Auditors’ hopes for a limit to liabilities could be hit by delays after the
company law reform bill met with opposition on several new fronts as it races to
gain royal assent before parliament’s summer recess.
The bill reached its crucial second reading in the House of Commons on
Tuesday and now enters the committee phase. But while general consensus had been
reached over clauses relating to auditor’s liability and responsibilities,
trouble is brewing over other parts of the bill.
There is stiff opposition from the City to the requirement for fund managers
to disclose their votes at company meetings, while hundreds of MPs have given
their support to more stringent requirements on narrative reporting.
The bill is on a tight schedule that will only see it become law in the
autumn. Any major changes to the content of the bill would require it to be
shunted back to the House of Lords. A DTI spokeswoman said such a move would
make it difficult to get the bill through before parliament ended, potentially
causing it to fall and forcing the whole process to start again in the new
Potential delays to the bill’s progress have arisen as fund managers, such as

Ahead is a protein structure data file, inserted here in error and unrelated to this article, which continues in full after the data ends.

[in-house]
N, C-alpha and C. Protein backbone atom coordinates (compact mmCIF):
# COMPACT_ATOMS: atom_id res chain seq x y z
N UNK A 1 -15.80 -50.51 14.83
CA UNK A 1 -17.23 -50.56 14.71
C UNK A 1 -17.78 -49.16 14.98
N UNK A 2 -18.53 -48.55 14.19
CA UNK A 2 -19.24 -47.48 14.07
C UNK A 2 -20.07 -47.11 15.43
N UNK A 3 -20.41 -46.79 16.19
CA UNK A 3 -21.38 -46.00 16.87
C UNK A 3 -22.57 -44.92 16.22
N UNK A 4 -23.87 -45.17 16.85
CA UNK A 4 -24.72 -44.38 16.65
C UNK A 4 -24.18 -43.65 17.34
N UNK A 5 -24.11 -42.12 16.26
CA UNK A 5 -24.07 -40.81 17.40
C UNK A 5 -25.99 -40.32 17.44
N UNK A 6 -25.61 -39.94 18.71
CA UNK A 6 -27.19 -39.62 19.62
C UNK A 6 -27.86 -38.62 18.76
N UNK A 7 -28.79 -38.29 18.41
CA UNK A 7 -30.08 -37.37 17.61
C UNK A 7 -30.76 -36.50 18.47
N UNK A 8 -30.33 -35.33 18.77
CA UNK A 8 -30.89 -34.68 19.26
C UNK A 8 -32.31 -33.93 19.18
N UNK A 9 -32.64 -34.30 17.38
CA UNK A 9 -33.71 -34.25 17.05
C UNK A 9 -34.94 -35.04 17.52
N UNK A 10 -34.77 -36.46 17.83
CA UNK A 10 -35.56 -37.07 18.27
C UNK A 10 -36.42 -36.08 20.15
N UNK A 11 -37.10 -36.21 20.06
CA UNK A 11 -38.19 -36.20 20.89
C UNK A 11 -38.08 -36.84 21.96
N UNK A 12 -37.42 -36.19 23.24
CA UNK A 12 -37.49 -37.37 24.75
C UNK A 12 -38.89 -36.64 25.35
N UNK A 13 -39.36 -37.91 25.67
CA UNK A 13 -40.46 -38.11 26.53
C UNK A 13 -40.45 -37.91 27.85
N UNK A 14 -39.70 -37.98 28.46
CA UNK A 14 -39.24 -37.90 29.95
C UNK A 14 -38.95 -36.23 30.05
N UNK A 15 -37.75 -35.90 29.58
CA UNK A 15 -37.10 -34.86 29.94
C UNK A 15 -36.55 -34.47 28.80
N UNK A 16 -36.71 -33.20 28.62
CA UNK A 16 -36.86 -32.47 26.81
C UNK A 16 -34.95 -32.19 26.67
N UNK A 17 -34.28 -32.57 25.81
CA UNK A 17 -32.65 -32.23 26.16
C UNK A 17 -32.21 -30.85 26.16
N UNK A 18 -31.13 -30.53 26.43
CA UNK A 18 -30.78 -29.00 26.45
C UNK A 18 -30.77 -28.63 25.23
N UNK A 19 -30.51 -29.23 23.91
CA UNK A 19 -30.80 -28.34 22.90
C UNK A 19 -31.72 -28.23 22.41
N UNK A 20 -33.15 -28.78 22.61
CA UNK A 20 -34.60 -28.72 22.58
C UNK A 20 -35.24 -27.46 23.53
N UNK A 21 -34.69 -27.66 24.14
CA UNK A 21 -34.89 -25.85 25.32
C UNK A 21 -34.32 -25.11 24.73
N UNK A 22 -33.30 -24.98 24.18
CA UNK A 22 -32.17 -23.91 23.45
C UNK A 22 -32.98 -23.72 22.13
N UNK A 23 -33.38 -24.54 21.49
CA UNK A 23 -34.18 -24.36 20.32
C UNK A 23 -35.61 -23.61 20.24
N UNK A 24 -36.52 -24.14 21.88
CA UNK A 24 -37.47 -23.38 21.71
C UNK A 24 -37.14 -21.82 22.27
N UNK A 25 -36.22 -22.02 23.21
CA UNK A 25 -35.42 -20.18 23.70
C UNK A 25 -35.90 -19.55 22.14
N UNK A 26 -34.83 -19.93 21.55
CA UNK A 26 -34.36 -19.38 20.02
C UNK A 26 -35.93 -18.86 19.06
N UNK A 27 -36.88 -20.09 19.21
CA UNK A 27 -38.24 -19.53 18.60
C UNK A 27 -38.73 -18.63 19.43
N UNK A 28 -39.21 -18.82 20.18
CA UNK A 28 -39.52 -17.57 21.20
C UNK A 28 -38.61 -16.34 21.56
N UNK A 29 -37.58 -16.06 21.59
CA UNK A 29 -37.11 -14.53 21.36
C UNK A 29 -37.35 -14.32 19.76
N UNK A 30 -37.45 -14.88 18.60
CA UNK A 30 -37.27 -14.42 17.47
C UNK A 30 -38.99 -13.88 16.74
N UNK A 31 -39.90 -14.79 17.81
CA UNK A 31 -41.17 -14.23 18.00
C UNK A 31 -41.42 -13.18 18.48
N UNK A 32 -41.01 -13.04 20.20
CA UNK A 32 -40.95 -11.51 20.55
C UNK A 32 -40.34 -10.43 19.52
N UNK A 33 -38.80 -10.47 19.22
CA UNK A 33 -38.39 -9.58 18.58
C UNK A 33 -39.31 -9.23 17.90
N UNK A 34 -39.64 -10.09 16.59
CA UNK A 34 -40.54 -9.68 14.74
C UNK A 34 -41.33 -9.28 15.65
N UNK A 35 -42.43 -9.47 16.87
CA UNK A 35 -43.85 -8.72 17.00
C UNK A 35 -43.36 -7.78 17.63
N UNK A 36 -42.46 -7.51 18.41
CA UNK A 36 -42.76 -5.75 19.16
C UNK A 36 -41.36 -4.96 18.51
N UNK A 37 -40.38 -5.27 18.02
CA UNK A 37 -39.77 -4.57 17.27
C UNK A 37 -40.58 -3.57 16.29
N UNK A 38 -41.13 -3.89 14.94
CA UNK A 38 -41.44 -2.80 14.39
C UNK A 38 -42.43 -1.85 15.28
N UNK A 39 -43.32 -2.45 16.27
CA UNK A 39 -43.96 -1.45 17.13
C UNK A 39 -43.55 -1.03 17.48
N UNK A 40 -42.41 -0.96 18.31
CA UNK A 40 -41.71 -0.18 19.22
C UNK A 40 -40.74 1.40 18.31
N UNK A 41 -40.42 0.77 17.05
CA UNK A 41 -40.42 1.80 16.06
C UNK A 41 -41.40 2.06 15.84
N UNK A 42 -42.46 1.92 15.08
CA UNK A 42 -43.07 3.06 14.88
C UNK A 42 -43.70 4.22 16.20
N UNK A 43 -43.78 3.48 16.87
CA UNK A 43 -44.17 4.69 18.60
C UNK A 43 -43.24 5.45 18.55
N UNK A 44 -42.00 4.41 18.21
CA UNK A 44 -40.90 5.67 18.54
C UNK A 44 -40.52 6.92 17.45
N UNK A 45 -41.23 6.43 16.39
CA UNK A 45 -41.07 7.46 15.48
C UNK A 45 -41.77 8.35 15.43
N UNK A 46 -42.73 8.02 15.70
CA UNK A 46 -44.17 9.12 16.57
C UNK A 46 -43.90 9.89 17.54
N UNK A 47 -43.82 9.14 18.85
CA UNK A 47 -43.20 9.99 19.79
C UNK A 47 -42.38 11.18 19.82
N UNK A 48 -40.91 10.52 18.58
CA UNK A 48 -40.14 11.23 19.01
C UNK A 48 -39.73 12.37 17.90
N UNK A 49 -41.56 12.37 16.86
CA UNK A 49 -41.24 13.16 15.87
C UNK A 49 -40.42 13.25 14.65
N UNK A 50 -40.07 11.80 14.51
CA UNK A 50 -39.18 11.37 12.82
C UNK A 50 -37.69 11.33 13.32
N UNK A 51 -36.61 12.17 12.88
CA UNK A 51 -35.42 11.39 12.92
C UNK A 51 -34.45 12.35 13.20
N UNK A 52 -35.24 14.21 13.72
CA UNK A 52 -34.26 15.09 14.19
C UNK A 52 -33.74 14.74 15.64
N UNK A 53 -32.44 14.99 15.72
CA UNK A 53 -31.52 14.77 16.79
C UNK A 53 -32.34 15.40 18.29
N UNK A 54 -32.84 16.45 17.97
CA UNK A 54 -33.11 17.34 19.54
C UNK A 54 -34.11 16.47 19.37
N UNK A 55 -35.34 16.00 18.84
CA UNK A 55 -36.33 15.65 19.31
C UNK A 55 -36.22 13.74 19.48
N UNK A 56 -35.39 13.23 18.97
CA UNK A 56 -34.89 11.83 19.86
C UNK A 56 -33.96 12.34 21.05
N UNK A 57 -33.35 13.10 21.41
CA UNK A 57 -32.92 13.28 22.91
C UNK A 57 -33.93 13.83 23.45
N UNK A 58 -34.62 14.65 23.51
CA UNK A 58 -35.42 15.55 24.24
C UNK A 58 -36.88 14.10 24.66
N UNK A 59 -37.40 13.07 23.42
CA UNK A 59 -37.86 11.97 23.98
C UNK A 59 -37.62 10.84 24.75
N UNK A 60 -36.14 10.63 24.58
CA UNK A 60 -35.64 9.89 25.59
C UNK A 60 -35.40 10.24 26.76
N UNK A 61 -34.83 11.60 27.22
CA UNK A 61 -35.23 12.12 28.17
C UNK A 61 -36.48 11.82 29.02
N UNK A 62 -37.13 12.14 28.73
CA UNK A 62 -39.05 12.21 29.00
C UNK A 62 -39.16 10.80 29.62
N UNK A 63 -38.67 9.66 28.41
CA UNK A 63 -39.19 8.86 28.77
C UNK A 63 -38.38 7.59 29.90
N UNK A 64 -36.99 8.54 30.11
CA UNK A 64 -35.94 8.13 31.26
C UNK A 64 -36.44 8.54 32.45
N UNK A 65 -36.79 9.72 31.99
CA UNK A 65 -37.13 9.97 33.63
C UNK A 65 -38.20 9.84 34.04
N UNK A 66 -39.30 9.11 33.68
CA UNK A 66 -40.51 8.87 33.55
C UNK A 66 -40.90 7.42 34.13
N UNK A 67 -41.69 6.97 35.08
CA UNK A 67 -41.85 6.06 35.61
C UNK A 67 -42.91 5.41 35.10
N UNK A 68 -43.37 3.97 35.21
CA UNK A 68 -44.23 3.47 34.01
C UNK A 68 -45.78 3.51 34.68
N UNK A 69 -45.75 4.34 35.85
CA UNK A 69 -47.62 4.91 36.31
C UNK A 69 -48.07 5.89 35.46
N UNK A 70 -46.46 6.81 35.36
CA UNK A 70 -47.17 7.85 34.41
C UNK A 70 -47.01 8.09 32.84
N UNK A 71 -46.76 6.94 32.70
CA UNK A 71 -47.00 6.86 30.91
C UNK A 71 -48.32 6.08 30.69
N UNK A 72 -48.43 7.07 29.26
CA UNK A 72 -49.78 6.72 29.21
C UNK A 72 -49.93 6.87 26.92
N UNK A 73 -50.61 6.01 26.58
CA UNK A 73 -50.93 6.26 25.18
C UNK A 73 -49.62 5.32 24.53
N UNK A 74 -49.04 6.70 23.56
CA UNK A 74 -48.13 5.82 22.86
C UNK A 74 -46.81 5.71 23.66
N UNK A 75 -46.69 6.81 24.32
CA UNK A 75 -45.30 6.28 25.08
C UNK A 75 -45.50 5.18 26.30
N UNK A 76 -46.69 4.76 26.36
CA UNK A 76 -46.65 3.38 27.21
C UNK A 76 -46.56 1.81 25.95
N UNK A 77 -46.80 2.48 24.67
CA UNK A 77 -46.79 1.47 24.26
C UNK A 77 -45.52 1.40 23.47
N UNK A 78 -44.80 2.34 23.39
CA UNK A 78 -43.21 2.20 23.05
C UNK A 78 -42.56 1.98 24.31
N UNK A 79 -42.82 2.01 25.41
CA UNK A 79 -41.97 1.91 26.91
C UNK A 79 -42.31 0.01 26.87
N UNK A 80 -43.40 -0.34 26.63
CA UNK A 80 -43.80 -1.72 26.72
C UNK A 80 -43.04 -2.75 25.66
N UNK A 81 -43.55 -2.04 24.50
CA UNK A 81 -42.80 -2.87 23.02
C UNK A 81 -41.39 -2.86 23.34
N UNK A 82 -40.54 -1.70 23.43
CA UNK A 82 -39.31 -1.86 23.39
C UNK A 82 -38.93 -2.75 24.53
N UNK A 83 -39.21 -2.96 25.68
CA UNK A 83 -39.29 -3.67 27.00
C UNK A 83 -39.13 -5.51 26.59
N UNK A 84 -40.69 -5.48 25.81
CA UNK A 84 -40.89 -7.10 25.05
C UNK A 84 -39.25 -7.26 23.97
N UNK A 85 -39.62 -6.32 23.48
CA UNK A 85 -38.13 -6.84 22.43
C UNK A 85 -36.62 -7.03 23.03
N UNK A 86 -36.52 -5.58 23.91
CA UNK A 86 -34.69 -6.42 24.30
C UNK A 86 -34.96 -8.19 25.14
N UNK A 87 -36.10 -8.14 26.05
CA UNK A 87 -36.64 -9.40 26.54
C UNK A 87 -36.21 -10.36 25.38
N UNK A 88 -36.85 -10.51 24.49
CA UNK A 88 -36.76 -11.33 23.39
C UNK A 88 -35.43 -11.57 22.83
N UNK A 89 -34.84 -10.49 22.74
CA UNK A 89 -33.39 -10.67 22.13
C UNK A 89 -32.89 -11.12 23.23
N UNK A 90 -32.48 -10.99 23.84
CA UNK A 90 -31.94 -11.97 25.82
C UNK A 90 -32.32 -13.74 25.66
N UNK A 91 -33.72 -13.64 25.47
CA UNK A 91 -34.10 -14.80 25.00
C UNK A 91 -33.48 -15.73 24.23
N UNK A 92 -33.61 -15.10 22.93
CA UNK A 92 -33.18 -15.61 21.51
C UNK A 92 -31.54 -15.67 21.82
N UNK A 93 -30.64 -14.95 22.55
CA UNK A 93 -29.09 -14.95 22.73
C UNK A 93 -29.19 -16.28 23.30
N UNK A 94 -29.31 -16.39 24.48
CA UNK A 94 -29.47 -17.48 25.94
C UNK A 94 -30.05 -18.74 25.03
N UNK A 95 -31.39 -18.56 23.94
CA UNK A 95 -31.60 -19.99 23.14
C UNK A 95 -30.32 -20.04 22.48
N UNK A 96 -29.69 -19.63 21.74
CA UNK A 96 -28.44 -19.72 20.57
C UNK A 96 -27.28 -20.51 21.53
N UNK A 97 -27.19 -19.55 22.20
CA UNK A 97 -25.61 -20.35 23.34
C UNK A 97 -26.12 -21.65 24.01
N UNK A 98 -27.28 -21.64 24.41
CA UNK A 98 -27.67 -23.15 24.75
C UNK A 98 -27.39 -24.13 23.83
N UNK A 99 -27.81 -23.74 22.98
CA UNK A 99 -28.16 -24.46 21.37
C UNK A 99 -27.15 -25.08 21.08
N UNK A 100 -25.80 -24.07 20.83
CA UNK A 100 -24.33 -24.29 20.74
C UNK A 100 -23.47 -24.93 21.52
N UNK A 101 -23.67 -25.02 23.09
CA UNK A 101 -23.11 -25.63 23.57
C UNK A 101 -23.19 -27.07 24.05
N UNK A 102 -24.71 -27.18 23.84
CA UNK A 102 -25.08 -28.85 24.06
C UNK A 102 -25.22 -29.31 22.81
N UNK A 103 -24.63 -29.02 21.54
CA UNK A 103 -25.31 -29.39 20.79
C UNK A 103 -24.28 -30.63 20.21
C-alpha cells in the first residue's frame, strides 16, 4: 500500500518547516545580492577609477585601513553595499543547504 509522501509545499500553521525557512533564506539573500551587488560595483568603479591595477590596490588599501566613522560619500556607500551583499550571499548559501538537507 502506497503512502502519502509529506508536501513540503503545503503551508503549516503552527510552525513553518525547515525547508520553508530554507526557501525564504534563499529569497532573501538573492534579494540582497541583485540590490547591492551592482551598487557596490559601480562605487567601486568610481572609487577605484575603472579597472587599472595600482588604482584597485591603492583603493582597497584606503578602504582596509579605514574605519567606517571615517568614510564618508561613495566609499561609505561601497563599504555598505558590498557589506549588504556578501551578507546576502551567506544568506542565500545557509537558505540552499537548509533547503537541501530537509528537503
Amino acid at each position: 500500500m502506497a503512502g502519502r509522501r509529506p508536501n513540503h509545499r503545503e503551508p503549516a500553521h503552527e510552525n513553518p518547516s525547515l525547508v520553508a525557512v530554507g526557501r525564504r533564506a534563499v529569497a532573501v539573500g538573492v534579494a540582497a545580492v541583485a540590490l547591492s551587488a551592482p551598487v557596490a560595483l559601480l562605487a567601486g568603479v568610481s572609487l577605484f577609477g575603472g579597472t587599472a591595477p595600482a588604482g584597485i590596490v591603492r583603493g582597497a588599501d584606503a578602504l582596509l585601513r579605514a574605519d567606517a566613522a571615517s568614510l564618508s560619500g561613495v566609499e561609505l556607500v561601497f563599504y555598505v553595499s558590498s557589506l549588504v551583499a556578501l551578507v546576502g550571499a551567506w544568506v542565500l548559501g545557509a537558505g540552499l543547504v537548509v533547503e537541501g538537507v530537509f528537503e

the Association of British Insurers which also kicked up a fuss over the
liability issue, fought to keep their voting secret at company meetings.
They reject DTI secretary Alistair Darling’s argument that to leave the
clause out ‘would signal indifference to transparency and openness and therefore
Investors believe such a measure will be counterproductive and far more
costly to implement than has been estimated.
At the same time, environmental lobby group Friends of the Earth has gathered
the support of more than 200 MPs to push for changes to the business review. It
is demanding that the review has a mandatory reporting standard and for an extra
level of auditing initially provided in the operating and financial review.
"The whole idea of HMRC officials supplying confidential information about individuals to the media on a non-attributable basis is, or should be, a matter of serious concern," say Supreme Court judges
UK-based non-doms have paid ten times more tax than the average taxpayer, raising concerns over the Brexit impact on non-dom contributions and therefore, the economy
A senior MP has questioned the impact of HMRC’s decision to undertake yet another radical overhaul of its internal structure
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